The AMD Radeon HD 6990 is a beast. Soundly outpacing the best that Nvidia has to offer (at the moment), this dual-GPU juggernaut, previously codenamed "Antilles", clambers to the top of our graphics card heap by serving up the most raw power we've seen to date. But then there's the price: at £550, it's strictly aimed at those ultra-enthusiasts who'll spare no expense on their gaming rig.
But rest assured, you're arguably getting your money's worth, provided you're already living luxuriously on the bleeding edge. The AMD Radeon HD 6990 is pricey, but it proved to be demonstrably faster than its closest competitor, the £400 nVidia GeForce GTX 580. For comparison's sake, I also included the £305 AMD Radeon HD 6970, the company's recent single-GPU speed champ.
Inside a Juggernaut
The "Cayman" GPU debuted in AMD's 6900 series, in the aforementioned Radeon HD 6970 graphics card. The Radeon HD 6990 combines a pair of these GPUs onto a single card, think Crossfire on a stick. The end result is a powerful graphics card that fits comfortably into a single PCI slot (though the card is two slots wide), leaving plenty of room for a second...
In keeping with AMD tradition, the Radeon HD 6990 manages to eke out serious speed while sipping electricity. It's designed to meet a 300W TDP at its stock, factory settings. That's relatively meagre for such a beefy part. The card requires dual 8-pin connectors, so make sure your power supply is up to snuff before you grab your wallet.
The Radeon HD 6990 also offers up something special for customers who want to grind the most power out of their bauble. A dual-BIOS switch on the side of the card toggles the part from its stock, factory-supported position to an overdrive mode, with increased clock speed and voltage demand. AMD calls it the "Antilles Unlocking Switch for Uber Mode," or AUSUM. I won't.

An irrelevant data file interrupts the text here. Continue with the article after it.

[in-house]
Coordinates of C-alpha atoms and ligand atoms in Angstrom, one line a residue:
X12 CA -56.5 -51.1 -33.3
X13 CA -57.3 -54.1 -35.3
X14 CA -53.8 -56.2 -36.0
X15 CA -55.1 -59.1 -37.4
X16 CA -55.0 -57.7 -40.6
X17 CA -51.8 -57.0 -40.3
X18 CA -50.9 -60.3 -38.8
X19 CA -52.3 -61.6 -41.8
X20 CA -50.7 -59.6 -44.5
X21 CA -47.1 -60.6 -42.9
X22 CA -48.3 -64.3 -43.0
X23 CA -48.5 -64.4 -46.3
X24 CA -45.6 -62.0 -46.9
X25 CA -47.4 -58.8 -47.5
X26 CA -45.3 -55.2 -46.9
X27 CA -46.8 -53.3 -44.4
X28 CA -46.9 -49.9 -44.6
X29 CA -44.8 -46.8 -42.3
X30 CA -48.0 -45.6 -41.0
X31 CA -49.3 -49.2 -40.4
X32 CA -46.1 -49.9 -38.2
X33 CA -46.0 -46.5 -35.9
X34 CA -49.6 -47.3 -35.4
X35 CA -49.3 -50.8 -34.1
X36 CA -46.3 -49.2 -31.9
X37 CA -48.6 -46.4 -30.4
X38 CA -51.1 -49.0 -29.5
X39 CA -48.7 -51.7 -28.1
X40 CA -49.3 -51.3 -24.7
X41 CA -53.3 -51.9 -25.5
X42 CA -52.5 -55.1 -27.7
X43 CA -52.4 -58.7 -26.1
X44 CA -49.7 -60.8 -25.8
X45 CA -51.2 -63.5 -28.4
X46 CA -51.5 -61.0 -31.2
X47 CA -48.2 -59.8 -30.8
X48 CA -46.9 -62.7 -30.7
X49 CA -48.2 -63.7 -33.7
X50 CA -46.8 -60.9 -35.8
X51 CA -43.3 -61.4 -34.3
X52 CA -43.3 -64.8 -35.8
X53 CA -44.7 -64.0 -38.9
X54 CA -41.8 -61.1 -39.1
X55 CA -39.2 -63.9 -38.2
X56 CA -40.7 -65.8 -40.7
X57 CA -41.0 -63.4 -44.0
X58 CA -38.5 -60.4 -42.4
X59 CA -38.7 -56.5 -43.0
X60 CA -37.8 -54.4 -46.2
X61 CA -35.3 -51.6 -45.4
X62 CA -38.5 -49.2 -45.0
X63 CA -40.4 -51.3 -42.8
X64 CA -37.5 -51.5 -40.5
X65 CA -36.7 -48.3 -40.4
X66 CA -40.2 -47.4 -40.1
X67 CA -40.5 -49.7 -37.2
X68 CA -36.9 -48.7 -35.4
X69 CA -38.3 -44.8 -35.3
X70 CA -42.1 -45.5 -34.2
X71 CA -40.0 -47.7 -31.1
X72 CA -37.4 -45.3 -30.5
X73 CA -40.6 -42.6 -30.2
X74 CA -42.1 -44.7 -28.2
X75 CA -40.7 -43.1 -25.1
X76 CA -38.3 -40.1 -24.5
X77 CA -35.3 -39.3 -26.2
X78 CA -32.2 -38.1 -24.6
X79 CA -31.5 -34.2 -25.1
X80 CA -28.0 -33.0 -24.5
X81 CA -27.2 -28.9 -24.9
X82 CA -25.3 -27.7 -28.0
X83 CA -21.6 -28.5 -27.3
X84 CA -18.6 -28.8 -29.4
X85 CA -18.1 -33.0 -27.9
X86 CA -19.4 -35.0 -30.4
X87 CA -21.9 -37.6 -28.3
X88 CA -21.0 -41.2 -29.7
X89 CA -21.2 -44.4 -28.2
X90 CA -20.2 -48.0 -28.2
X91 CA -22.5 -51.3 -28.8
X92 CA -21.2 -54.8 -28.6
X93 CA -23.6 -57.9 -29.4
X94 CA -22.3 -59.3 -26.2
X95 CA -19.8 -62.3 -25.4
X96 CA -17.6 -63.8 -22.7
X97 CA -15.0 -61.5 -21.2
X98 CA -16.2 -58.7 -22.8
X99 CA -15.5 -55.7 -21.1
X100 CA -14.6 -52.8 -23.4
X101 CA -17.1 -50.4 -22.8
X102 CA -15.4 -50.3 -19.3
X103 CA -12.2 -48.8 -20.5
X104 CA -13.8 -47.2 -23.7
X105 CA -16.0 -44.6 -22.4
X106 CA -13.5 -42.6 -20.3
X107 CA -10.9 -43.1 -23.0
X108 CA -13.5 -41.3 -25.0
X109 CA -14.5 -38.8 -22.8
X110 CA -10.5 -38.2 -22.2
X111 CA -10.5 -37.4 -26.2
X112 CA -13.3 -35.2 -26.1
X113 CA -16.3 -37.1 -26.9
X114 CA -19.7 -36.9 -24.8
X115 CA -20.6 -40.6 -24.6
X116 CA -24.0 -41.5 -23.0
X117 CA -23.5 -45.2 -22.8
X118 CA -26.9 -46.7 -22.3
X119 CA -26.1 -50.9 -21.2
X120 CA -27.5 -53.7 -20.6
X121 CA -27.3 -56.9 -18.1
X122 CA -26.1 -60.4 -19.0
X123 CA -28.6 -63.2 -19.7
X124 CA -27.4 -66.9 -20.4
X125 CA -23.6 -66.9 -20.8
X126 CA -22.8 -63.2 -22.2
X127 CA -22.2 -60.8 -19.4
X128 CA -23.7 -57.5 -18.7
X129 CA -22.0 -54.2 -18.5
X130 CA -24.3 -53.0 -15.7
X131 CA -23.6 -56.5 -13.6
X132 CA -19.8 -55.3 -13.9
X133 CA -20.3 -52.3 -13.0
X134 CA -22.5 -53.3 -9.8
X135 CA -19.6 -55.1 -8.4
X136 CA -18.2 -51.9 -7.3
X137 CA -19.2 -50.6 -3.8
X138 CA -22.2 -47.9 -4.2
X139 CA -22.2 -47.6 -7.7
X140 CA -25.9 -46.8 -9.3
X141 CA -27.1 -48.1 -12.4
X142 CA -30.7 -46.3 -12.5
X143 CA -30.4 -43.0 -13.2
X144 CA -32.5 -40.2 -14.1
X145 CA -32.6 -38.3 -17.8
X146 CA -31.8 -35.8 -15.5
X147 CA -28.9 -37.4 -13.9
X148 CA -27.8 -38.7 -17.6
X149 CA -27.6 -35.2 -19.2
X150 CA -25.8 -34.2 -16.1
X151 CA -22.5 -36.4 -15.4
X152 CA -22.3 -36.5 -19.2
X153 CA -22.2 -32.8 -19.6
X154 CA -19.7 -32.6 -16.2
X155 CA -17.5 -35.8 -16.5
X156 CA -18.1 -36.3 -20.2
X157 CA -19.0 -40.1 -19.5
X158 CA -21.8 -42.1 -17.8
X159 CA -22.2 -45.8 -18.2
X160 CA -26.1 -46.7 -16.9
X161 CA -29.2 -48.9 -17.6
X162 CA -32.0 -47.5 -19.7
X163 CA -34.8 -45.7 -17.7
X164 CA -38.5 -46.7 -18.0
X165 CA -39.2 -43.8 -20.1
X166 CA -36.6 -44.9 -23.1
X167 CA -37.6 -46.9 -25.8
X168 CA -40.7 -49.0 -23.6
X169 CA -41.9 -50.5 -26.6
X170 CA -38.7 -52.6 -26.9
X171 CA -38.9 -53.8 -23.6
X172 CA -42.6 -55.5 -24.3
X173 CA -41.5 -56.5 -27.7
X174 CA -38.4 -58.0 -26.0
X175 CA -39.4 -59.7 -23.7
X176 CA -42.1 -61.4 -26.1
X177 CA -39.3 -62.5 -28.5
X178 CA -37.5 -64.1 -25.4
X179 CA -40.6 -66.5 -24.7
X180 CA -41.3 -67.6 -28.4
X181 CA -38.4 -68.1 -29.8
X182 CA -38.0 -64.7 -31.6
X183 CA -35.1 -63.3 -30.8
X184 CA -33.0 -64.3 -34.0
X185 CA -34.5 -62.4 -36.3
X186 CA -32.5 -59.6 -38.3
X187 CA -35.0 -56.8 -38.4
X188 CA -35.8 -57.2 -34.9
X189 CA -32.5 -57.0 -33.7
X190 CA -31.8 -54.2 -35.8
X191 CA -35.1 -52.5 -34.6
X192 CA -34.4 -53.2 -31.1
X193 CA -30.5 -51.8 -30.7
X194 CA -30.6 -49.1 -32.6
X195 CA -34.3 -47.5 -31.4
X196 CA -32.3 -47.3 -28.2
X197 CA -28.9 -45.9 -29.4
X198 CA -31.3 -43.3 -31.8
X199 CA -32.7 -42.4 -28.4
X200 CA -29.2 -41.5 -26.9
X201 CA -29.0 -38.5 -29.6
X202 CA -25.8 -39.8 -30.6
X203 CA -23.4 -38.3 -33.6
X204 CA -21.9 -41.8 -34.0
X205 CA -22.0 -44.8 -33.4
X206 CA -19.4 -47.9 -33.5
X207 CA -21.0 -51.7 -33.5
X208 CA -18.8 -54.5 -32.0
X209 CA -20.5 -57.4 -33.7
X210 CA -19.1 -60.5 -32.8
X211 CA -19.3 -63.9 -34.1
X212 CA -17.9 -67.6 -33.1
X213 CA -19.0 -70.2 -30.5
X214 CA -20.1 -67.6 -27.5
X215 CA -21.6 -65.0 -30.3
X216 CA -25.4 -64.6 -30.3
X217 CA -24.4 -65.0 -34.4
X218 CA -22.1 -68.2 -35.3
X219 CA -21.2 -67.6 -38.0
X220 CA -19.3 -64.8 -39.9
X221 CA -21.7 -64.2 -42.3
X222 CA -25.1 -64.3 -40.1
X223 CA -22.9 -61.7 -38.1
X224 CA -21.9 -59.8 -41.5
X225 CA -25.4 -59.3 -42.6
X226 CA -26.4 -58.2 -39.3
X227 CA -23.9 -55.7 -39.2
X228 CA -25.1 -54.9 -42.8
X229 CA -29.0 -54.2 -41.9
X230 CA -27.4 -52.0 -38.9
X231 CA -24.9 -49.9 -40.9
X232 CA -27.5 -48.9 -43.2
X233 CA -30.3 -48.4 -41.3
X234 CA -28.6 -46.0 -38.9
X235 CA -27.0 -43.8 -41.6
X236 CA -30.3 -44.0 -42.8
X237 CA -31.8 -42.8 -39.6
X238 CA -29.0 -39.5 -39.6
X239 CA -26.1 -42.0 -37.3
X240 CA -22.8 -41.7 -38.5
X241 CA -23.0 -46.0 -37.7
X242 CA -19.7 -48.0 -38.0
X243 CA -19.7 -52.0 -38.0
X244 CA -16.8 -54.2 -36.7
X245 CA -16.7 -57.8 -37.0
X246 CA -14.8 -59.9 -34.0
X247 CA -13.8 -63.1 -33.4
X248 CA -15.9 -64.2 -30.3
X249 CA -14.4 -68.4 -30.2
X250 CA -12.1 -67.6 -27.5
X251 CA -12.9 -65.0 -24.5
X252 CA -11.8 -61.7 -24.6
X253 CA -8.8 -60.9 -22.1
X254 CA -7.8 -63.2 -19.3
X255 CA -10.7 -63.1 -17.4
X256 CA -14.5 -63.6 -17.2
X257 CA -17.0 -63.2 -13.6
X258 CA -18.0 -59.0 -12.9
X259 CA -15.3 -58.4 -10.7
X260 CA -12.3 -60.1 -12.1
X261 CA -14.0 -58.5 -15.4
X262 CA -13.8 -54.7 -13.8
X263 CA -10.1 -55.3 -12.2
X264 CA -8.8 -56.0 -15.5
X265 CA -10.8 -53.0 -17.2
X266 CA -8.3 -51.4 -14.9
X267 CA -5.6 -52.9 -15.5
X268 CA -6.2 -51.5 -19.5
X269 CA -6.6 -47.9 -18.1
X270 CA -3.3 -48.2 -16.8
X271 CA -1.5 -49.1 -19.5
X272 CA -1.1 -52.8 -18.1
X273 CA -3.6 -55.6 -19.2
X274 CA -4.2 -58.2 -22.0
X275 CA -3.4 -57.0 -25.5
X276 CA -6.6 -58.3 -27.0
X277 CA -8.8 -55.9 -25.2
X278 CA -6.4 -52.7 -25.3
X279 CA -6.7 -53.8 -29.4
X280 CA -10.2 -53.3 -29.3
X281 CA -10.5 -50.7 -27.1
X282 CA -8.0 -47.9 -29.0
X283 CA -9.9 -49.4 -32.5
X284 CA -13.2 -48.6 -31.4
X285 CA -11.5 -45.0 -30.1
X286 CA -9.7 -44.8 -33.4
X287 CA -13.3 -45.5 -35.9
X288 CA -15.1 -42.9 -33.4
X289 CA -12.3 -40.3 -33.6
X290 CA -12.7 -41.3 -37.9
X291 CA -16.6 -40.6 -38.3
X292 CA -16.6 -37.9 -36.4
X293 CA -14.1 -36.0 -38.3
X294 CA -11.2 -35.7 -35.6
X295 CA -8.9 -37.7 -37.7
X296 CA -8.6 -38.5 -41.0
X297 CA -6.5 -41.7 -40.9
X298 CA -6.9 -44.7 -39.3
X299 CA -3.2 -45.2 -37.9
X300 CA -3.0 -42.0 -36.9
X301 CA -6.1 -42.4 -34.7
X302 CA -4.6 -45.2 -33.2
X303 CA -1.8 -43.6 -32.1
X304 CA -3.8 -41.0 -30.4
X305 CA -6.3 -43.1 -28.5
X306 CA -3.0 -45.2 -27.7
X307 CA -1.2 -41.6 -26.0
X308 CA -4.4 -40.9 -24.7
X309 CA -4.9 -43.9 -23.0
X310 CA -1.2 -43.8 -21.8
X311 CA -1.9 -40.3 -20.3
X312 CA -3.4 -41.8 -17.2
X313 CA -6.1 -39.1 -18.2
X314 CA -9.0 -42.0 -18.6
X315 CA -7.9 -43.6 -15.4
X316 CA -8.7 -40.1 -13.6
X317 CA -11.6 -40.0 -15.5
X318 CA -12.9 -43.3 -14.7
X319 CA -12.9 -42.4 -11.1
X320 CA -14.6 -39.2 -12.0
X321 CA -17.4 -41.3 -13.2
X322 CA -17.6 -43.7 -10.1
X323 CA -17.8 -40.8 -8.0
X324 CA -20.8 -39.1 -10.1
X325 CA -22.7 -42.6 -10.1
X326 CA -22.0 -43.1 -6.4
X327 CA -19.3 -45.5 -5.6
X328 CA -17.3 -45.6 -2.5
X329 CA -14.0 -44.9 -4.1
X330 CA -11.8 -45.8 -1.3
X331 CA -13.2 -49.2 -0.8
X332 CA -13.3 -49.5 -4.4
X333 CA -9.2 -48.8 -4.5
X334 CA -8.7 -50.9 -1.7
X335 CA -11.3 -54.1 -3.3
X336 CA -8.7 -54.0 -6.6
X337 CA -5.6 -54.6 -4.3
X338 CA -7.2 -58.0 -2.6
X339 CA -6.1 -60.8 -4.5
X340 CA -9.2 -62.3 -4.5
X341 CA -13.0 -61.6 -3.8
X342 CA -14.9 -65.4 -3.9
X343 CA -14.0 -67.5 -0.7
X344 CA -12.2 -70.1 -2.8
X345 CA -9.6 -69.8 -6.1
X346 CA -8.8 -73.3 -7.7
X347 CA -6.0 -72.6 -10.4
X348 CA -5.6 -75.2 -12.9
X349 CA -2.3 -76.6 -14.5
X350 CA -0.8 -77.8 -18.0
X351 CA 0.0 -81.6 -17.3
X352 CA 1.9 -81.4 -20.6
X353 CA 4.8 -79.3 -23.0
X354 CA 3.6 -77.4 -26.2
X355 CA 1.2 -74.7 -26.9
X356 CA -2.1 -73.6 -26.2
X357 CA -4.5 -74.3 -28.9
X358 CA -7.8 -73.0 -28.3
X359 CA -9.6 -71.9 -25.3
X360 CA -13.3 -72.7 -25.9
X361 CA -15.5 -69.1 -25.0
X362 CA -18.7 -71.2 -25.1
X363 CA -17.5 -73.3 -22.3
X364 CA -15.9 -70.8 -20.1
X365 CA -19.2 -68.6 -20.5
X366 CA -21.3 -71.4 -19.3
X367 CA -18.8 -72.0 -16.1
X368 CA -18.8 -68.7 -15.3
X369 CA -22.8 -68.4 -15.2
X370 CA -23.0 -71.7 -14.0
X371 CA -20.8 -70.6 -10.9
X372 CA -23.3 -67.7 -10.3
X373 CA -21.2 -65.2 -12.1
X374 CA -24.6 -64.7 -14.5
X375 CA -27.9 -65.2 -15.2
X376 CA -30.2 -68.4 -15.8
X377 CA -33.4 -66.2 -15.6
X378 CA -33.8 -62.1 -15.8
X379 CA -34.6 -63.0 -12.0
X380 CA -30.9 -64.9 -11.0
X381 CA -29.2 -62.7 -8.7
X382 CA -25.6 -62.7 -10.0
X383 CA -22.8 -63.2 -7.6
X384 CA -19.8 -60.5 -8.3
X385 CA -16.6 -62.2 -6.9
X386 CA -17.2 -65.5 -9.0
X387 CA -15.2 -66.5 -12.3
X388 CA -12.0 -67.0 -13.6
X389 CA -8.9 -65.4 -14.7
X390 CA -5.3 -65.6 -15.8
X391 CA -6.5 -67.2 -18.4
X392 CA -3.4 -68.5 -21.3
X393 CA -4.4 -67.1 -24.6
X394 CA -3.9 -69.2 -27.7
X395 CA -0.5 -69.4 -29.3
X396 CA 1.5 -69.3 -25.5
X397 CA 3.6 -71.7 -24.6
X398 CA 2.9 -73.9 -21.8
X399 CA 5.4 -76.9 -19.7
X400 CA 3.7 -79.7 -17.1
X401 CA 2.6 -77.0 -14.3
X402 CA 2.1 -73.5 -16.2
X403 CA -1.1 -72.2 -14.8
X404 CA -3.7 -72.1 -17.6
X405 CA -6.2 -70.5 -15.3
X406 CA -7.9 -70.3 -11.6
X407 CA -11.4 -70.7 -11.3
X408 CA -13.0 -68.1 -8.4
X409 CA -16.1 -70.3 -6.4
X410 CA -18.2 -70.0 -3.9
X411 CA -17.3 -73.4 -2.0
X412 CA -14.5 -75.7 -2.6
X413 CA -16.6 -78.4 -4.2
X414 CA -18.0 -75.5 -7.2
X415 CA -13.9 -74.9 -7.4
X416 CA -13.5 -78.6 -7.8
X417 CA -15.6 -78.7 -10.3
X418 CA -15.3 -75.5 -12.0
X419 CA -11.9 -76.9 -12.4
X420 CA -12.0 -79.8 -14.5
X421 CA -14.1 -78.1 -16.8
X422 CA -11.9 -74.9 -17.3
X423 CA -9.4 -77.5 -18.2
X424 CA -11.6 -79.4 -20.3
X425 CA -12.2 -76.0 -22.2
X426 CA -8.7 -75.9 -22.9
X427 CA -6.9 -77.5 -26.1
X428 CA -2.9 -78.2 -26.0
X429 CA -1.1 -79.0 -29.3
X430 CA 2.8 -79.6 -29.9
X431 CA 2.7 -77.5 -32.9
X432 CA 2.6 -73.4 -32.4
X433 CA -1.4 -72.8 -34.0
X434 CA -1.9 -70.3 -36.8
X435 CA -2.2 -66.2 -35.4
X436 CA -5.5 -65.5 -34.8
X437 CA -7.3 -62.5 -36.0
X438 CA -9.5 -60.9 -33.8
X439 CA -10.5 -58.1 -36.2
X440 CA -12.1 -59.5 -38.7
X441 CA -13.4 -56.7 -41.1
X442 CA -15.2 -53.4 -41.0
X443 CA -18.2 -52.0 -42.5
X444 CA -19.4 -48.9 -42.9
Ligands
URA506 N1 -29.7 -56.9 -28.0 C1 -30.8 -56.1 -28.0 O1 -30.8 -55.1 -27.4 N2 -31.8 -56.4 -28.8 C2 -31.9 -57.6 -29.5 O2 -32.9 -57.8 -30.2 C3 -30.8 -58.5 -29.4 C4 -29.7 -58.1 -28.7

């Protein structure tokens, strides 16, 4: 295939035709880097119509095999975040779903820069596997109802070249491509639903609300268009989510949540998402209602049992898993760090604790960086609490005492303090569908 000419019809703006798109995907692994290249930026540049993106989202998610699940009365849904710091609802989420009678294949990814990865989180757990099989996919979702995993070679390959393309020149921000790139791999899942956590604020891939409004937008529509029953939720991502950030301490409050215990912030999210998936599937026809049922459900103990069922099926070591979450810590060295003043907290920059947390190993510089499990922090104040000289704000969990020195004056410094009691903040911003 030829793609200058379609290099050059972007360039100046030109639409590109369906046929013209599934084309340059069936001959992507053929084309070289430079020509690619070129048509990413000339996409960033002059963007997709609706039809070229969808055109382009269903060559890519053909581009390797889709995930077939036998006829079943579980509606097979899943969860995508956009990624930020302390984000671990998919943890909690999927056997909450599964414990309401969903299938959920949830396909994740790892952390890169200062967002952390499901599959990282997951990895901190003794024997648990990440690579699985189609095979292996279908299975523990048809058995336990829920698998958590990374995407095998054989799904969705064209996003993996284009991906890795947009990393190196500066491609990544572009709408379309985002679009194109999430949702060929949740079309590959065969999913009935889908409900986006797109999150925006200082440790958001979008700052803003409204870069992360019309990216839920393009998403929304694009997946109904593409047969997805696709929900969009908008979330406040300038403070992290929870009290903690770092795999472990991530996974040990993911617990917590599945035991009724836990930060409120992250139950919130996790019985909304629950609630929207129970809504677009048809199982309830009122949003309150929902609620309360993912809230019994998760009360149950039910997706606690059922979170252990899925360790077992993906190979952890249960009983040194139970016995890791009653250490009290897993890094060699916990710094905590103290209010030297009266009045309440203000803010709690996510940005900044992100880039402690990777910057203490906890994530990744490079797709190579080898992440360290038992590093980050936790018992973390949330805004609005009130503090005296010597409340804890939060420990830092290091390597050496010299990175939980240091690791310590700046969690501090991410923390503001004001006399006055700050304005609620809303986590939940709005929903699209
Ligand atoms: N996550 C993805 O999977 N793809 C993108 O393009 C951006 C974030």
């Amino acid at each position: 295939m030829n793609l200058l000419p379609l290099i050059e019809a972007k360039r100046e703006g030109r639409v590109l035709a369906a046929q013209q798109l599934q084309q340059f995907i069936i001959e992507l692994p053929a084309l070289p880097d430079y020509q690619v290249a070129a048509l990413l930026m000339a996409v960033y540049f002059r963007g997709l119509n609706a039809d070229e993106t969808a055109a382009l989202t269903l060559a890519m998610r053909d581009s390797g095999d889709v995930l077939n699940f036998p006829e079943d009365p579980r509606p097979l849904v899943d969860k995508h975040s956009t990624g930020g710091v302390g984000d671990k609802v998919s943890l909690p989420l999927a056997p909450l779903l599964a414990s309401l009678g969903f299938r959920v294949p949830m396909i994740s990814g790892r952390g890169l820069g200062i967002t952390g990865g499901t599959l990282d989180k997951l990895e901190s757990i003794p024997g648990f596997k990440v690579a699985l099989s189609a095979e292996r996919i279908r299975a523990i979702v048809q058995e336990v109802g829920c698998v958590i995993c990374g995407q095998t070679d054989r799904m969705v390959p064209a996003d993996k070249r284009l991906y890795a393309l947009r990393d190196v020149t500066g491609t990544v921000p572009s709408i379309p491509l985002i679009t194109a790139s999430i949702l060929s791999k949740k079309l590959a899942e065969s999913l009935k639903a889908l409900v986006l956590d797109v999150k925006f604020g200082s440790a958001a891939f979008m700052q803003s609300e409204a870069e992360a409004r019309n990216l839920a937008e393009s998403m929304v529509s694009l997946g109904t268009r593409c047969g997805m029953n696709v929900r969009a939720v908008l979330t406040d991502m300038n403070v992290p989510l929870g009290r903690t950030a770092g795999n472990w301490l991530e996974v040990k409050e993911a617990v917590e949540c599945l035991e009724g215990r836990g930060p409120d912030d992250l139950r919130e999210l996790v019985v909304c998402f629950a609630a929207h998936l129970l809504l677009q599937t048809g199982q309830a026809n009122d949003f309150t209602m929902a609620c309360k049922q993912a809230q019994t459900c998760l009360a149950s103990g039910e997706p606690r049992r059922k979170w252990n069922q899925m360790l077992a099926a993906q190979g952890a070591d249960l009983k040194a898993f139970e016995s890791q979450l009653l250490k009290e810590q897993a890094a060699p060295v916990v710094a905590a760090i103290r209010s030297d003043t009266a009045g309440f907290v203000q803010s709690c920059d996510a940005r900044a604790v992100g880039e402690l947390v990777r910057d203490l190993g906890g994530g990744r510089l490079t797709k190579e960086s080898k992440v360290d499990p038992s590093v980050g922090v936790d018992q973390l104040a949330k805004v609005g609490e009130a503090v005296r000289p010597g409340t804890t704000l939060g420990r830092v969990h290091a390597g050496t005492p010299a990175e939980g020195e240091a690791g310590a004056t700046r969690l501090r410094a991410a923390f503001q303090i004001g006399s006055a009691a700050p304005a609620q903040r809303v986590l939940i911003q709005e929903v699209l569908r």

Coupled with AMD's Power Tune application, you'll have a wide range of control over the GPU and Memory clocks. For these tests, I also compared the Radeon HD 6990 at its stock speeds (830 MHz), to it's base overclocked setting (880 MHz), referred to as Radeon HD 6990 OC for simplicity's sake.
Before we talk results, lets talk features. The Radeon HD 6990 offers five display outputs: four mini-display ports, and a dual-link DVI port. Every card will ship with 3 adapters (two mini-DisplayPort to DVI, and one mini-DisplayPort to HDMI), for use in an Eyefinity setup. You can drive up to six displays from the card, including arranging five 24-inch screens in portrait mode.
Or my personal favourite: driving three 30-inch monitors. If you happen to own, or are considering purchasing three 30-inch displays, a £500 graphics card is likely pocket change (and if you happen to be looking for a roomate, I'm available).
Crunching the numbers
On to the numbers! Our testbed consisted of a Core i7-2600 processor, running at its stock 3.4GHz clock speed, 4GB of RAM and Windows 7 Home Premium (64-bit). The latest drivers were used for both cards, in AMD's case, it was a preview version of their Catalyst 11.4 driver.
As always, we'll start with the synthetic benchmarks. First up is Futuremark's 3DMark 11. It's the latest version of the tried and true 3DMark benchmark suite, though 3DMark 11 has been designed for the DirectX 11 era. The benchmark churns through a number of graphics and CPU intensive tests, and then assigns a score based on how the hardware performs.
|3D Mark 11||Radeon HD 6990||Radeon HD 6990 OC||GeForce GTX 580||Radeon HD 6970|
The numbers speak for themselves. The Radeon HD 6990 boasts a 67% lead over the Nvidia GTX 580 on the Performance setting, sliding up to 70% in Extreme mode.
The 3DMark 11 score includes CPU tests, so I went ahead and isolated the results for the GPU tests. That's an 89% lead over the GTX 580 on the Performance setting, and a 75% lead at the Extreme setting. In a word: Wow.
|Unigine Heaven 2.5||Radeon HD 6990||Radeon HD 6990 OC||GeForce GTX 580||Radeon HD 6970|
The tale is rather similar with our second synthetic test, Unigine's Heaven benchmark. Heaven is a rather forward looking benchmark, gorgeous and graphically intensive in equal measure. If you'd like to try it out for yourself, there's a free version available at Unigine's website.
Performance is a bit closer here, the GTX 580 comes within spitting distance of the 6990, just under 12 frames per second slower at the maximum resolution, 4x AA. The divide grows whenever anti-aliasing is shut off, but you probably aren't going to buy a £500 graphics card to scrimp on visual extras.